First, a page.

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SSL is Dead: What to do for PCI DSS Compliance

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PCI SSC bulletin on impending revisions to PCI DSS, PA-DSS has created turmoil in payment industry. PCI SSC has announced that they will be bringing newer version of PCI DSS v3.1 and PA DSS v3.1 and Secure Socket Layers (SSL) v3.0 protocol will be treated as no longer acceptable for protection of data due to inherent weaknesses within the protocol.

PCI SSC has announced to release the new version of standards in April 2015.

Why SSL is dead:

What is wrong in SSL version 3.0 that PCI SSC has to announce it dead?
(Please note that only SSL version 3.0 and above was allowed as per PCI DSS)

The National Institute of Standards and Technology (NIST) has declared Secure Socket Layers (SSL) v3.0 protocol not secure for protection of data due to inherent weaknesses within the protocol and because of the same, no version of SSL meets PCI SSC’s definition of “strong cryptography”.

So SSL version 3.0 was all secure throughout these years?

While weaknesses were identified in SSL 3.0 earlier too, it was still considered secure until POODLE vulnerability came to light.  POODLE (“Padding Oracle on Downgraded Legacy Encryption”), SSL 3.0 is quickly becoming unacceptable. Where Heartbleed was a vulnerability in OpenSSL, POODLE is a vulnerability in the SSL 3.0 protocol itself, so it’s not something that can be fixed with a software patch.

Risk to payment card data and other sensitive data i.e. password

The objective of implementing SSL was to ensure data in transmission can be secured from interception and confidentiality and integrity of data can be protected. But due to SSL flaws card data and other sensitive data i.e. password can be compromised.

PCI DSS Requirements Impacted:

1.1.6 Documentation and business justification for use of all services, protocols, and ports allowed, including documentation of security features implemented for those protocols considered to be insecure.

Effect:
The use of services, ports, or protocols associated with SSL need to be reviewed.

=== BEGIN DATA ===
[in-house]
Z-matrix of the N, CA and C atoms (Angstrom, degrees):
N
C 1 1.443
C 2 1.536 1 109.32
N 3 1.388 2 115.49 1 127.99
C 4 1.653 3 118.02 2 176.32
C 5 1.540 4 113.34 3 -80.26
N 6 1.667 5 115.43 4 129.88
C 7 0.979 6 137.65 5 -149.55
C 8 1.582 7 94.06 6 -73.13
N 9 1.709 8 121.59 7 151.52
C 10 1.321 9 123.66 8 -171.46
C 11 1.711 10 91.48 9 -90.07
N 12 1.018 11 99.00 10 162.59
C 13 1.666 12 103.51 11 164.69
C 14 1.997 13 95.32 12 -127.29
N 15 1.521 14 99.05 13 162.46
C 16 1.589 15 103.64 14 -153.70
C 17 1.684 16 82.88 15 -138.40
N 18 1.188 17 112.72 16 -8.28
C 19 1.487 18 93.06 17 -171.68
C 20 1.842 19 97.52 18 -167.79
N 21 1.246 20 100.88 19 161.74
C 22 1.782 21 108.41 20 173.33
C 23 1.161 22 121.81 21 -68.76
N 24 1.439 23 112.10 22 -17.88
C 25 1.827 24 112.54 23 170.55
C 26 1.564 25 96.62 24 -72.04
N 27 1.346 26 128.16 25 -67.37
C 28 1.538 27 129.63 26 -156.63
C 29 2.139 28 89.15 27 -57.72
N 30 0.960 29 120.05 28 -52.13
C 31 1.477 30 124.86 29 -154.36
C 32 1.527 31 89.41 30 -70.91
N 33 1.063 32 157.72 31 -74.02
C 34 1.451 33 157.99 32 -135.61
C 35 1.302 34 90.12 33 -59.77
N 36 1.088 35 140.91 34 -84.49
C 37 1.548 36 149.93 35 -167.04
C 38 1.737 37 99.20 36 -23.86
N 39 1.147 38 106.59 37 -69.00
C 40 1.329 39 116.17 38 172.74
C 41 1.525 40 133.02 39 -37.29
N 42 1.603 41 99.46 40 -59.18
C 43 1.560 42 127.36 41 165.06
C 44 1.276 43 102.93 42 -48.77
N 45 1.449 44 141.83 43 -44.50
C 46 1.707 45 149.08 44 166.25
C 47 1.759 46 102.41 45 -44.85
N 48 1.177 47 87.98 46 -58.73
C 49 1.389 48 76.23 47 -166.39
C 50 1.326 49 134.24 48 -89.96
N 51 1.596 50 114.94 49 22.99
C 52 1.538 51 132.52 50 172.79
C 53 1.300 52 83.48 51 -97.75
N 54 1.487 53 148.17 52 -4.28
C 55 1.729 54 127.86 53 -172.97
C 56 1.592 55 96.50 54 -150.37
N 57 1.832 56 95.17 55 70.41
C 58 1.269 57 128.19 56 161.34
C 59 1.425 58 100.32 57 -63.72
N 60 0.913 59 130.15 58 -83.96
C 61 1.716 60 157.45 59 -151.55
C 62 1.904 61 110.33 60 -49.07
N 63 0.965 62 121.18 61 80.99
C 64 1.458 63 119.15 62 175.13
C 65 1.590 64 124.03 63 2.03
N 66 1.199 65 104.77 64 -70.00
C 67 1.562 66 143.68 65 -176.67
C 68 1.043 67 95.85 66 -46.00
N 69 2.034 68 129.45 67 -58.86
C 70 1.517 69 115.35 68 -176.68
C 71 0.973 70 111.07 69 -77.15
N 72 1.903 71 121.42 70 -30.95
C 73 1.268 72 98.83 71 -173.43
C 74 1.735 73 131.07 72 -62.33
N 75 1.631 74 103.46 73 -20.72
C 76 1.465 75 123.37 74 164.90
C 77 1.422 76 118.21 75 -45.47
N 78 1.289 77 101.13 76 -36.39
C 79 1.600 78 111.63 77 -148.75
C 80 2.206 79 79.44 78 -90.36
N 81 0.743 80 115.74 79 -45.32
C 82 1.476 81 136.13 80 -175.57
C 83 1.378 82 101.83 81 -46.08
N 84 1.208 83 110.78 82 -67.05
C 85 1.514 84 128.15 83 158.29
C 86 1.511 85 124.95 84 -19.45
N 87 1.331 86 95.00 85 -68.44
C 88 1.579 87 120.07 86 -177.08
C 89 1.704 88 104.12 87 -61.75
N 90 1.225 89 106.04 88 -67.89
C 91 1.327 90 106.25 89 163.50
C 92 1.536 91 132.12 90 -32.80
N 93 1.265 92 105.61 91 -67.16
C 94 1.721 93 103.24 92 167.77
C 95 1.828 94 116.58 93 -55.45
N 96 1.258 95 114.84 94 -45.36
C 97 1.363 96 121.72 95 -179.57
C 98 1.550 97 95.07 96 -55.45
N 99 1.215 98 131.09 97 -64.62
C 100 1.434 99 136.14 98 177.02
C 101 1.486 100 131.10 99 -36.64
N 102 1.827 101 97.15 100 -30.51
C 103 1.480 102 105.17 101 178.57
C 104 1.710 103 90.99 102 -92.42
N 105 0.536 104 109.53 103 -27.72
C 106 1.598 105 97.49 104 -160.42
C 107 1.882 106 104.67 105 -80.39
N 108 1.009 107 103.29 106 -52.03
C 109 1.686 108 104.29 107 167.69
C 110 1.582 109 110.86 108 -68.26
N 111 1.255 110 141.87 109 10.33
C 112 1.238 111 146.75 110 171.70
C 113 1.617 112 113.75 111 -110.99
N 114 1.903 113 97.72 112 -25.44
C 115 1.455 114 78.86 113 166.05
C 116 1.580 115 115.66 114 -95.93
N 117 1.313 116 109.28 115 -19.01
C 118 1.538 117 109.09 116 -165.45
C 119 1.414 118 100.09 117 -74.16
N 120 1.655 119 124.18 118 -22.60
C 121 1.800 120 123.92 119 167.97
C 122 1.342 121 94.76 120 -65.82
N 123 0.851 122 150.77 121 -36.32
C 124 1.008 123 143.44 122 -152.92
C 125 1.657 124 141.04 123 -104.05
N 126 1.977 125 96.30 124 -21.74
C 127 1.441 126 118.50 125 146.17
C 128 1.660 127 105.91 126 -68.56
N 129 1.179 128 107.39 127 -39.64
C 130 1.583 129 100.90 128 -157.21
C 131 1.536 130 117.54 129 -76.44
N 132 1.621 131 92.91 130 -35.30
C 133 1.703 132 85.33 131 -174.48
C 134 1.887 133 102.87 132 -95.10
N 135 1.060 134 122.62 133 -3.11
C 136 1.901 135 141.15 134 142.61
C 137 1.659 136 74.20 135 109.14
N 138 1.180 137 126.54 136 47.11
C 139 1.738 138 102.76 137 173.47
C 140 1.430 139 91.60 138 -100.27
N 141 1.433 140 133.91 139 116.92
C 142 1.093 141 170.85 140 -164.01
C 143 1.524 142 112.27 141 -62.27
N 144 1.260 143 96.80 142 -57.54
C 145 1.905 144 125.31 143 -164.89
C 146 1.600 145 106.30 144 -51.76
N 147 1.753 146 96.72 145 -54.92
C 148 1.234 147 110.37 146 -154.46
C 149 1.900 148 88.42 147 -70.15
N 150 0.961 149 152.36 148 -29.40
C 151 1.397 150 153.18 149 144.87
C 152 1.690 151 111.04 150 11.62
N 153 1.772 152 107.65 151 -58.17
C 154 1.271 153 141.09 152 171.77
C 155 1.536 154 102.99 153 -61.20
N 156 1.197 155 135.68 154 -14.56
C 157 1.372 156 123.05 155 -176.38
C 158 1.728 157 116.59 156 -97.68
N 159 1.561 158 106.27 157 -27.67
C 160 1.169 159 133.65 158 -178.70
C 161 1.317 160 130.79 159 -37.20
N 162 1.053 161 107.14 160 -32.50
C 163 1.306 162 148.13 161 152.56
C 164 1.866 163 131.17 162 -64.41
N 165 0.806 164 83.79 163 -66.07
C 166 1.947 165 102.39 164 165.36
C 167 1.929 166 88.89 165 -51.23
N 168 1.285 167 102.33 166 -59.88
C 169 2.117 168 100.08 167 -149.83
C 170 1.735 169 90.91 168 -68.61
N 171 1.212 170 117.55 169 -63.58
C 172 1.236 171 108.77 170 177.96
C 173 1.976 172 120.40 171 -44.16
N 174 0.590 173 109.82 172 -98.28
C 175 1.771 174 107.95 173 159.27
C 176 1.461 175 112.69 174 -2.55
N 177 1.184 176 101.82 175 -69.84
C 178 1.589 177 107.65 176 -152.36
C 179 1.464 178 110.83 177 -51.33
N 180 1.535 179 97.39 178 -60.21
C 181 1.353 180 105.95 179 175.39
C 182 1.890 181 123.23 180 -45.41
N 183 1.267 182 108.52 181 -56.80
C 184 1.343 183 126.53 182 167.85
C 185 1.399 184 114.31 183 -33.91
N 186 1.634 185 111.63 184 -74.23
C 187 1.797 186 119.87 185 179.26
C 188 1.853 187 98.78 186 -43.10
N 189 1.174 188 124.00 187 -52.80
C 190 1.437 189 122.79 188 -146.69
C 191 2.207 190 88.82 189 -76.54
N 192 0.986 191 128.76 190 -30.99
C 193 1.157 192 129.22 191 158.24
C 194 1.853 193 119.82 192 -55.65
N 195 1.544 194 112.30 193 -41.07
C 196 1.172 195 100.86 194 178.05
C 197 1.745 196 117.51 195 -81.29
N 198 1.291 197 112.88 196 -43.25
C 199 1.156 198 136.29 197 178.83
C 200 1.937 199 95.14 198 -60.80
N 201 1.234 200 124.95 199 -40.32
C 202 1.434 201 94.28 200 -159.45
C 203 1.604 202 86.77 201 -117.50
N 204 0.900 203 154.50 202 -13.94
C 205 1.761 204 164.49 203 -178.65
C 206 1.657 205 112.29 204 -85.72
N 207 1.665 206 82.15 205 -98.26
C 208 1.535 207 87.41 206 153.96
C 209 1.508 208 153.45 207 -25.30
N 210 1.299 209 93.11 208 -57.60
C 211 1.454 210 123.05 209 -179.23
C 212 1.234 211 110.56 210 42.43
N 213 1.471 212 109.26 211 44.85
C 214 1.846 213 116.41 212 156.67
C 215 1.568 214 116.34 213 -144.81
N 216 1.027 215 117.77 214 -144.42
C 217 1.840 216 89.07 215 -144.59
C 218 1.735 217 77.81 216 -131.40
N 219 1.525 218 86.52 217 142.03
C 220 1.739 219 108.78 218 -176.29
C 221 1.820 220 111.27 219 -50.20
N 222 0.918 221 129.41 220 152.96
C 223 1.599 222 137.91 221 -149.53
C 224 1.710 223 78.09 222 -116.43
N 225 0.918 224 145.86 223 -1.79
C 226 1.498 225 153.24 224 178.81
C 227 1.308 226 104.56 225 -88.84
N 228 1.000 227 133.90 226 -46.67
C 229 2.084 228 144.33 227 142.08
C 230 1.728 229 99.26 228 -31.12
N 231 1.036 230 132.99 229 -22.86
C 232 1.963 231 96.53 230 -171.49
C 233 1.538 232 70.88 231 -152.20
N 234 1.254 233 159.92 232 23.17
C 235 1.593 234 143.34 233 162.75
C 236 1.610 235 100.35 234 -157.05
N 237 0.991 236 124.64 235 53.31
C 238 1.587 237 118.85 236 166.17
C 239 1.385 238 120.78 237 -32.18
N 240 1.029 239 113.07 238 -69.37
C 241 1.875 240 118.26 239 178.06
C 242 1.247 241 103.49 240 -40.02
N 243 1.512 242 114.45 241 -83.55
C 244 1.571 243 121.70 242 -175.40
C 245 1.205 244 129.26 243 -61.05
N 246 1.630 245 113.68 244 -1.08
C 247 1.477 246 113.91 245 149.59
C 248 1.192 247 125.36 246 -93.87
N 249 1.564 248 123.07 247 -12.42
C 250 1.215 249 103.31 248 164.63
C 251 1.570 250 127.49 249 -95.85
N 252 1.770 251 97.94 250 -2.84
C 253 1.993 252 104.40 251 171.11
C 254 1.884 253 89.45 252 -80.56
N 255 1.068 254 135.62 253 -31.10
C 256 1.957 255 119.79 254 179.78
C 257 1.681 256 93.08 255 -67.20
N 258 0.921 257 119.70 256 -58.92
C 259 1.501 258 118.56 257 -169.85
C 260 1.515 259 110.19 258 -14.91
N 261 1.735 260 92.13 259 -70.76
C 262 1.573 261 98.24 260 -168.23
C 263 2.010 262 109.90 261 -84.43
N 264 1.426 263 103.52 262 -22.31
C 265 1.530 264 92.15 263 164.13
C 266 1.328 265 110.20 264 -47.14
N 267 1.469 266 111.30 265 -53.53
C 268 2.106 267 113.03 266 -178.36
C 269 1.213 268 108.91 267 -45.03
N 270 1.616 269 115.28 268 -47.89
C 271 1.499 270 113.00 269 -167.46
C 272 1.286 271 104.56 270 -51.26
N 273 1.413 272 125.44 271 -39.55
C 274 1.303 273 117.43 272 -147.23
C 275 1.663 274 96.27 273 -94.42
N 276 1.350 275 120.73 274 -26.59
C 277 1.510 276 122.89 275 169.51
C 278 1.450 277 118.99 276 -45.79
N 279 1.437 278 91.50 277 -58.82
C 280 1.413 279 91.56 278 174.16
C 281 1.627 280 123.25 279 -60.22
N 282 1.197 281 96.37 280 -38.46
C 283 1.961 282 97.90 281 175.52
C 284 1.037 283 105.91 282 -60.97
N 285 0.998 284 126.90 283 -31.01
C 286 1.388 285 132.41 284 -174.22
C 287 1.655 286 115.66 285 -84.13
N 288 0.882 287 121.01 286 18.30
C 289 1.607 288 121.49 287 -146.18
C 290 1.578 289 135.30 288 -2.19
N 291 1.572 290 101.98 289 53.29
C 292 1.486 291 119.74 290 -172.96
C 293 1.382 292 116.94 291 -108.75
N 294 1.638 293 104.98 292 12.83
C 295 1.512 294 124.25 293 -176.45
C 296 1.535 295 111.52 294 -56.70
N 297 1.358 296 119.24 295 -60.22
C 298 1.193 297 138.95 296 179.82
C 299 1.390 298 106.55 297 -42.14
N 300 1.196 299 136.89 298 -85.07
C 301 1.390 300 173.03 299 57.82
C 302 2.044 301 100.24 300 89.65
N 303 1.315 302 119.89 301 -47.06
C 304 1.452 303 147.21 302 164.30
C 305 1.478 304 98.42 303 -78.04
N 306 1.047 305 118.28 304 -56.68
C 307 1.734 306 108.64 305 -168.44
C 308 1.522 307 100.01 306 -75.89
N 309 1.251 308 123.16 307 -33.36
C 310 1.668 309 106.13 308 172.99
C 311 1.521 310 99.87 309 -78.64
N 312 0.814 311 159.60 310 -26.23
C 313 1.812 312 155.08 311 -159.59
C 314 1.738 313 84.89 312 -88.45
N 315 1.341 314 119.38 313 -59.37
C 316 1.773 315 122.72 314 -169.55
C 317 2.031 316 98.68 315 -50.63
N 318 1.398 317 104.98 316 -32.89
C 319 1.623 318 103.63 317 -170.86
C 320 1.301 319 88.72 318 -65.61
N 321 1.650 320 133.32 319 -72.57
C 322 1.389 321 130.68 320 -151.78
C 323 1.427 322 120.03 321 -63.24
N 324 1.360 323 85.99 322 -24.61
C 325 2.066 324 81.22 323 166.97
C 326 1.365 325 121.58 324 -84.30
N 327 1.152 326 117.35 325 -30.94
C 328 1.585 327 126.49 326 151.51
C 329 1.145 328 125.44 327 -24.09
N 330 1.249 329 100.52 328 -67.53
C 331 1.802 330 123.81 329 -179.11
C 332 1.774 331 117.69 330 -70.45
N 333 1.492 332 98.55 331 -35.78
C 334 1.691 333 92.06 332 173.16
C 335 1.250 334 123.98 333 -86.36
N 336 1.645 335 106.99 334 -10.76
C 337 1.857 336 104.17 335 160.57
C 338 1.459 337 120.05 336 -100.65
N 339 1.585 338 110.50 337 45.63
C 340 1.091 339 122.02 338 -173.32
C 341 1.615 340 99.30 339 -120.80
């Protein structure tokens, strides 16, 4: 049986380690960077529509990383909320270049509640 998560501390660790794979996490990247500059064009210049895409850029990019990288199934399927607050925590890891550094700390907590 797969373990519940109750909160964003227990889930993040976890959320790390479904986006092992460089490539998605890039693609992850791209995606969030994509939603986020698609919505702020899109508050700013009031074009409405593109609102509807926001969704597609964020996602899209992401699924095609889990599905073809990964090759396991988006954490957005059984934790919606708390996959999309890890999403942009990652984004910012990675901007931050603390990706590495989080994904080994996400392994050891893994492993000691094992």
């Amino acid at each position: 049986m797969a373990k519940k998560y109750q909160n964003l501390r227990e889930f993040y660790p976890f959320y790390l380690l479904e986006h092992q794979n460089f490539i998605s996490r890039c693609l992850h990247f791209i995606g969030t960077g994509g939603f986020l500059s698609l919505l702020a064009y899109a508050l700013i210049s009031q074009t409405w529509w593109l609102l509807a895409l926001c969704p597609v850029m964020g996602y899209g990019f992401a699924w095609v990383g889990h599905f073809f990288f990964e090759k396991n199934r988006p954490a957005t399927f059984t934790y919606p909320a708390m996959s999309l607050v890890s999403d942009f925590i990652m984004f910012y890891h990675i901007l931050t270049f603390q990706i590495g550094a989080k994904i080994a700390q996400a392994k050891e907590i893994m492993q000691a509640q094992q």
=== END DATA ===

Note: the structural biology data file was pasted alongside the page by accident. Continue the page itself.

Entity will required to prove that SSL is not enabled for any of these services or protocols.

2.2 Develop configuration standards for all system components. Assure that these standards address all known security vulnerabilities and are consistent with industry-accepted system hardening standards.

2.2.3 Implement additional security features for any required services, protocols, or daemons that are considered to be insecure—for example, use secured technologies such as SSH, S-FTP, SSL, or IPSec VPN to protect insecure services such as NetBIOS, file-sharing, Telnet, FTP, etc.

Effect:
The reference to SSL will be removed in this requirement. Entity will probably have to prove that SSL v3 is not available for use with any of the services, protocols, or daemons used in PCI DSS scope.

2.3 Encrypt all non-console administrative access using strong cryptography. Use technologies such as SSH, VPN, or SSL/TLS for web-based management and other non-console administrative access.

Effect:
The most likely impact here is the use of web-based interfaces for administrative access to servers, databases, or network devices must be over TLS v1.2.

4.1 Use strong cryptography and security protocols (for example, SSL/TLS, IPSEC, SSH, etc.) to safeguard sensitive cardholder data during transmission over open, public networks, including the following:

  • Only trusted keys and certificates are accepted.
  • The protocol in use only supports secure versions or configurations.
  • The encryption strength is appropriate for the encryption methodology in use.

Effect:
Usage of SSL will be terminated and only TLS v1.2 and above will be acceptable for transmitting Cardholder data.

4.2 Never send unprotected PANs by end-user messaging technologies (for example, e-mail, instant messaging, chat, etc.)

Effect:
Secure Mail communication need to be reviewed to ensure no mail communication is over SSL and only TLS v1.2 or above is being used.

6.5.4 Insecure communications.

Effect:
Application code need to be reviewed to ensure no communication is over SSL and only TLS v1.2 or above is being used.

6.6 For public-facing web applications, address new threats and vulnerabilities on an ongoing basis and ensure these applications are protected against known attacks by either of the following methods:

  • Reviewing public-facing web applications via manual or automated application vulnerability security assessment tools or methods, at least annually and after any changes.
  • Installing an automated technical solution that detects and prevents web-based attacks (for example, a web-application firewall) in front of public-facing web applications, to continually check all traffic.